Sewing masks for Pojoaque school children

Hello! I’m here to show you how to make masks for school children. If you are on a team, I’ll let you know when your part starts and ends.

We will be using this pattern for our masks, but I have changed it a bit to make it easier to make lots of masks in a short time. We will be using elastic and will be including a nose wire.

If you are a cutter, I will supply the fabric and one pattern sheet for you. Let me know if you need freezer paper.

Press your fabric if it isn’t already. Trace the size “teen” from the pattern onto freezer paper. Make yourself 4 copies. Be aware, after a lot of use, they will get fuzzy and not want to stick to the fabric. That is fine, you can make more. Freezer paper is cheap.

If your fabric is non-directional, go ahead and lay them out like this. Press to the fabric with a hot iron (no steam). I then fold the width of fabric over a couple of times and cut 6 layers at once. I was able to squeeze 3 more pieces out of that end part by cutting it and folding the other way. The goal here is to waste as little fabric as possible.

If the fabric pattern has a direction, make sure you lay it out like this.

Each mask requires 4 of these pieces. The lining can be the same, but I try to make the special fabrics stretch by cutting a different lining.

Here are cut masks with lining fabric. Stick them in a bag and label for your sewers. Cutters, you are done.

Sewers, you can do all of the following with a regular machine. I’ll show you how if you want to do that.

Using a 1/4″ seam, stitch front and lining pieces together at the center seam. Snip the curves and put right sides together. I usually don’t pin anything but the center seam, nesting the seams in opposite directions. Stitch top and bottom seams this way, making sure the seam is flipped the same direction on each side.

Flip it inside out and press it.

If you have a finisher you are handing off to, you are done, otherwise, just keep going.

Cut a piece of wire about 3 1/2″ long and turn each end with a jewelry tool. (I can provide a pile of these if you don’t have the tools). On the top of your mask, stitch a channel for the wire by sewing a seam 1/2″ from the edge, but not all the way across. Insert your wire.

Finish the ends of the mask with a serger or with some edge stitch (zigzag works. This is an edge stitch my machine has. Then fold over about 1/2″ and press down on the inside. You can either insert the elastic now or after the final sewing. I did it afterward. I cut 1 piece of elastic 25″ long (we are testing on kids now to see if that is correct). Now topstitch as shown. Be careful of the wire. It will break a needle if you hit it.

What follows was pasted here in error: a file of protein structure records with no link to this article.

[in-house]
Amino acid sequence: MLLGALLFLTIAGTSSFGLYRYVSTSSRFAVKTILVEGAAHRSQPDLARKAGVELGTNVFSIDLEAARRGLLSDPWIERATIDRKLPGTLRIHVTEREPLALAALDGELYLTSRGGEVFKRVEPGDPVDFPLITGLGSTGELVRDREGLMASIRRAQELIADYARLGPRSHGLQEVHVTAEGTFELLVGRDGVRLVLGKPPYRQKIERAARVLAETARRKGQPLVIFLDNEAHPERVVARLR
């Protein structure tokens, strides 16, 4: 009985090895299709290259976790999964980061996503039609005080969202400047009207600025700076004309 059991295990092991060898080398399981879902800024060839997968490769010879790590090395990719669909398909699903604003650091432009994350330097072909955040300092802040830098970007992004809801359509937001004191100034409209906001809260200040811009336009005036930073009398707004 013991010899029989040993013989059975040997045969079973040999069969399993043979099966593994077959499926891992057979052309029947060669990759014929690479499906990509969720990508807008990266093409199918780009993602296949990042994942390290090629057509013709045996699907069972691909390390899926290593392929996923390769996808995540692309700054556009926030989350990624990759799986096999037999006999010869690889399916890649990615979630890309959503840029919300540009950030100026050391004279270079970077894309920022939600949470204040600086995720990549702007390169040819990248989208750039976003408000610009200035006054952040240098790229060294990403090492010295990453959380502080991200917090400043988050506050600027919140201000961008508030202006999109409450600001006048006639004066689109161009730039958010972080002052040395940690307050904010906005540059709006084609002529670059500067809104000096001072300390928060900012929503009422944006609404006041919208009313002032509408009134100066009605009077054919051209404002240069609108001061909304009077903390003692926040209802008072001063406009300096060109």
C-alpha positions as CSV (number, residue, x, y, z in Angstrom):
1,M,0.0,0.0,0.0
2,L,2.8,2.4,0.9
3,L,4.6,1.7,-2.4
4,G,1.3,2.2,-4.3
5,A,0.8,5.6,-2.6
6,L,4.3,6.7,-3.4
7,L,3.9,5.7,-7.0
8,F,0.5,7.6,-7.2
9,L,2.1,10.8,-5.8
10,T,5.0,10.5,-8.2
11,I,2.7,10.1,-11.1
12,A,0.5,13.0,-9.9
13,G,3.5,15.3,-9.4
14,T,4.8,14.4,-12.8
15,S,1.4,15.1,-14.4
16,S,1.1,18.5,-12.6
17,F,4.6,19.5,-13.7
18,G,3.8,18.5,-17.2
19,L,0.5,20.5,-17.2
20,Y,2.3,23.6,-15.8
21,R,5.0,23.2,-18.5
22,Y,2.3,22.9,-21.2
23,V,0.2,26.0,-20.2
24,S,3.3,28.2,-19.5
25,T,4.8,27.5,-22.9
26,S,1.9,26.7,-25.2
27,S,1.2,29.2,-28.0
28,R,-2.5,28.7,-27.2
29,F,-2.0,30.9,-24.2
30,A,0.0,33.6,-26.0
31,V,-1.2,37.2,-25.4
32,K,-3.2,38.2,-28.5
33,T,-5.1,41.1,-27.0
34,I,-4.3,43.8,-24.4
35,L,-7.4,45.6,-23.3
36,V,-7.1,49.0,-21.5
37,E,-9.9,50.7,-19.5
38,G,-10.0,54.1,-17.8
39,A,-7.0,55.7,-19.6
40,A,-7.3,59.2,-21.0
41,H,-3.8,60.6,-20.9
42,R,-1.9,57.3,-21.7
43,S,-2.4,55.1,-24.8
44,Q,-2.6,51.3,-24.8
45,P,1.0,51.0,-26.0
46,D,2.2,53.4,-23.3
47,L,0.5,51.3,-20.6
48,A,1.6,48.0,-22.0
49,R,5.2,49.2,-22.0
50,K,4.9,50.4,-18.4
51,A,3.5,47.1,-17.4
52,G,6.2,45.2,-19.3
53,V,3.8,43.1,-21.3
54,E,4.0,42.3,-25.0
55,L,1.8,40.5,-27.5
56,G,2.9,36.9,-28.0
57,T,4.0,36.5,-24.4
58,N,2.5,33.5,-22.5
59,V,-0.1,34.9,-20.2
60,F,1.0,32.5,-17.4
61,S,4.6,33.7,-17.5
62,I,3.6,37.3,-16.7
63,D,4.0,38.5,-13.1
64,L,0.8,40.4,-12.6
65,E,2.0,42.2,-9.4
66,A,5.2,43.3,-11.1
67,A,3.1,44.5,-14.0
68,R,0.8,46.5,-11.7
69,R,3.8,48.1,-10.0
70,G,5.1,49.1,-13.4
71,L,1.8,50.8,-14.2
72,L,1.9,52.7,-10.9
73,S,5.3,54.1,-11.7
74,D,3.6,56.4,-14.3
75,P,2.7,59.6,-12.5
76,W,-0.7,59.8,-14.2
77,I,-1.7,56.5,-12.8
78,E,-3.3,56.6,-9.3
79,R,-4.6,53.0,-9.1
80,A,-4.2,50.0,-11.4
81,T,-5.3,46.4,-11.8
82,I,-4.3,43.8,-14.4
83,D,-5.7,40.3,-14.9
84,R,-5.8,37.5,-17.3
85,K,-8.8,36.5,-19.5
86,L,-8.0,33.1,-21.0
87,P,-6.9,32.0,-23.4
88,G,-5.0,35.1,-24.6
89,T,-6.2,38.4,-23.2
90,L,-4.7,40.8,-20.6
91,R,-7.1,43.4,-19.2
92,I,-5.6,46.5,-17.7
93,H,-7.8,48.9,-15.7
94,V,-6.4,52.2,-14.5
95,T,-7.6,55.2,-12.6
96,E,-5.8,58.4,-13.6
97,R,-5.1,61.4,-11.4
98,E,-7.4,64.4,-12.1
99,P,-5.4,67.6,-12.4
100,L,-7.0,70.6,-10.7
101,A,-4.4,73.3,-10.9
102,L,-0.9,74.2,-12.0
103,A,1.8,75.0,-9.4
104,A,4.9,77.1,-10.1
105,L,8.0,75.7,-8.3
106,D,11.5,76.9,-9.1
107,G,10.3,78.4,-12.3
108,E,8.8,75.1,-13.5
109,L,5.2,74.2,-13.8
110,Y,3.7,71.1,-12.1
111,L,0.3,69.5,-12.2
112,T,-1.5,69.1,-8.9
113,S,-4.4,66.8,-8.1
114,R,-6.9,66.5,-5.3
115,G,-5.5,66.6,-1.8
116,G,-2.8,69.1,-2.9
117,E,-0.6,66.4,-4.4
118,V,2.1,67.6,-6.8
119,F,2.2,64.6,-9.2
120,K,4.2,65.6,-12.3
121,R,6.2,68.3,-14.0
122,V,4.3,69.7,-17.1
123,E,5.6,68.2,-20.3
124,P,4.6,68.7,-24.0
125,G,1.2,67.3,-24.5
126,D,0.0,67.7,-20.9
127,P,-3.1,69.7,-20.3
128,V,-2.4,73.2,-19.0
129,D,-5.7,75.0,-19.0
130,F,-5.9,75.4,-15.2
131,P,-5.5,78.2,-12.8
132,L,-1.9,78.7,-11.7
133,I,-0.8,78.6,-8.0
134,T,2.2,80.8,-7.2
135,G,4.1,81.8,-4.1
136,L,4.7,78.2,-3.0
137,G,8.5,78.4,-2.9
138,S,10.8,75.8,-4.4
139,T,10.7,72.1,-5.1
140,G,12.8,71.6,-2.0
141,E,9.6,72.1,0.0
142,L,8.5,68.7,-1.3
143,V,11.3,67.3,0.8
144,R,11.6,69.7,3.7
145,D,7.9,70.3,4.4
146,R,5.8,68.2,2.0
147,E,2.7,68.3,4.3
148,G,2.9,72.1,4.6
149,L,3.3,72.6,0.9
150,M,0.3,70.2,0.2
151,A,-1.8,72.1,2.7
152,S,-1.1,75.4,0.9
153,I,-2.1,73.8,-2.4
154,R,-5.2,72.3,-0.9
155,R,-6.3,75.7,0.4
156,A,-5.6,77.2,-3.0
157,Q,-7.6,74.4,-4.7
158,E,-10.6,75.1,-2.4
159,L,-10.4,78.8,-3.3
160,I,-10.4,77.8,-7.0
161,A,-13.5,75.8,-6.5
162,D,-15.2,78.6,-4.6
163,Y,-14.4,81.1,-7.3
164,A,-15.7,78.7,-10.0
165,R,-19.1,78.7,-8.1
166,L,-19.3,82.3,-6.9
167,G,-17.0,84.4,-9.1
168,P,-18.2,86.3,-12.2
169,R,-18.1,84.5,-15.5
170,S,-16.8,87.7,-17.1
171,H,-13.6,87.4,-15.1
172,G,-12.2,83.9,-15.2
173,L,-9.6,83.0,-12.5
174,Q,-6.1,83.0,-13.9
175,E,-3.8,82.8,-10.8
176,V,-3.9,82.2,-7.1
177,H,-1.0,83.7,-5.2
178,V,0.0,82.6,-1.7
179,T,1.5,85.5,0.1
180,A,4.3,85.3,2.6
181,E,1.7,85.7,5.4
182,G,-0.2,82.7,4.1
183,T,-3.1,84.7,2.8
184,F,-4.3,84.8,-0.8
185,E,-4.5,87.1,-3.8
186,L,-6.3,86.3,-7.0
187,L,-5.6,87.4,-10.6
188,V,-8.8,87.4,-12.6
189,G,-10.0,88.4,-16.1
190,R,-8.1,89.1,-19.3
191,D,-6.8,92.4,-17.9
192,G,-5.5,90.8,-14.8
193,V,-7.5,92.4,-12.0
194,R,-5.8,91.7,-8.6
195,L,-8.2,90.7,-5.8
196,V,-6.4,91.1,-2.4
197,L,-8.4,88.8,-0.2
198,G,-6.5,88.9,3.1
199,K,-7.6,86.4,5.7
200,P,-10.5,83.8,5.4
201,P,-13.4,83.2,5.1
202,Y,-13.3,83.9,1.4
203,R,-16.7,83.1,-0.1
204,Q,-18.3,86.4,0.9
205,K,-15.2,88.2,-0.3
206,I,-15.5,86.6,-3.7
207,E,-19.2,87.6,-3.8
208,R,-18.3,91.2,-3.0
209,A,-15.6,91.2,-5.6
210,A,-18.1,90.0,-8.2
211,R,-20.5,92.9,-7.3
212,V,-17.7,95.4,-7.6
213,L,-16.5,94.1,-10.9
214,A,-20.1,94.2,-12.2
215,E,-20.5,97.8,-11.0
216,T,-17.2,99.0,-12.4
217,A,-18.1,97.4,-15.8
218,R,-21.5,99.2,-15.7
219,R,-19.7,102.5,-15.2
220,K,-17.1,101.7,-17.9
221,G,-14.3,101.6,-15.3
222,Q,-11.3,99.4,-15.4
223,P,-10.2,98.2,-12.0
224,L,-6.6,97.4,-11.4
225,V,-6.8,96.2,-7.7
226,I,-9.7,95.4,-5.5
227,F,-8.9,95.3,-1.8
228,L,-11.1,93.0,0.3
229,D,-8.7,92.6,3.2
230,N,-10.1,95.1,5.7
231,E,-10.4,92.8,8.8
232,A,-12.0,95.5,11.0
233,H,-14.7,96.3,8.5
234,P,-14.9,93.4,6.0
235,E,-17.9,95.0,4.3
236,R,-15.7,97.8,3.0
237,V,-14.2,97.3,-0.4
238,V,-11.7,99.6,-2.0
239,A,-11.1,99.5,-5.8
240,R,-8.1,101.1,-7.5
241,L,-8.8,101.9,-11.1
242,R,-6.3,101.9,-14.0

Tie the elastic and hide the knot in your channel on one side and voila,  you are done.


Take back our coop!

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On the eve of Jemez Mountains Electric Cooperative Board of Trustees elections, let us consider a performance evaluation for incumbents. After all, we are their employers, and now is the time to give them a grade. Did they earn our votes for the next four years?

July 20, 2017 — A well-known character returns to the BOT. With his ongoing litigation against his former employer in full swing, John Tapia knew he would not win an election, even with a little help from his friends. So, he simply helped another likely suspect “win” by one vote and got himself re-installed as the at-large trustee. The challenger to this trustee asked to canvass the election, but oops, our cooperative DESTROYED the records

October 5, 2017 — The general manager that greatly improved JMEC’s bottom line resigned, ostensibly because he was running for a state legislative seat. He won. He is now running to be your next US Congressman.

November 30, 2017 — The “new” board quickly tried to prevent their actions being scrutinized, especially the process to hire a new general manager

December 21, 2017 — The board killed a well-thought out plan for a solar array negotiated by the former GM. We would only find out much later why (see entry on December 22, 2018).

February 15, 2018 — The BOT chooses a new GM

May 3, 2018 — Owner/members asked the board to put bylaw changes to a vote by owner/members. The reaction of the BOT was to change the meeting location last minute to Cuba, three hours from most of its membership.

July 26, 2018 — The BOT insists on holding a general meeting in a far, far away place,and it turned out to be a dud

August 30, 2018 — When member/owners continued to speak out about bylaws and meter issues, the board adopts a policy to simply severely limiting outside communications to members by cooperative employees and trustees.

December 15, 2018 — JMEC deals with insurance hikes following the CA fires. A number of job-related injuries don’t help matters.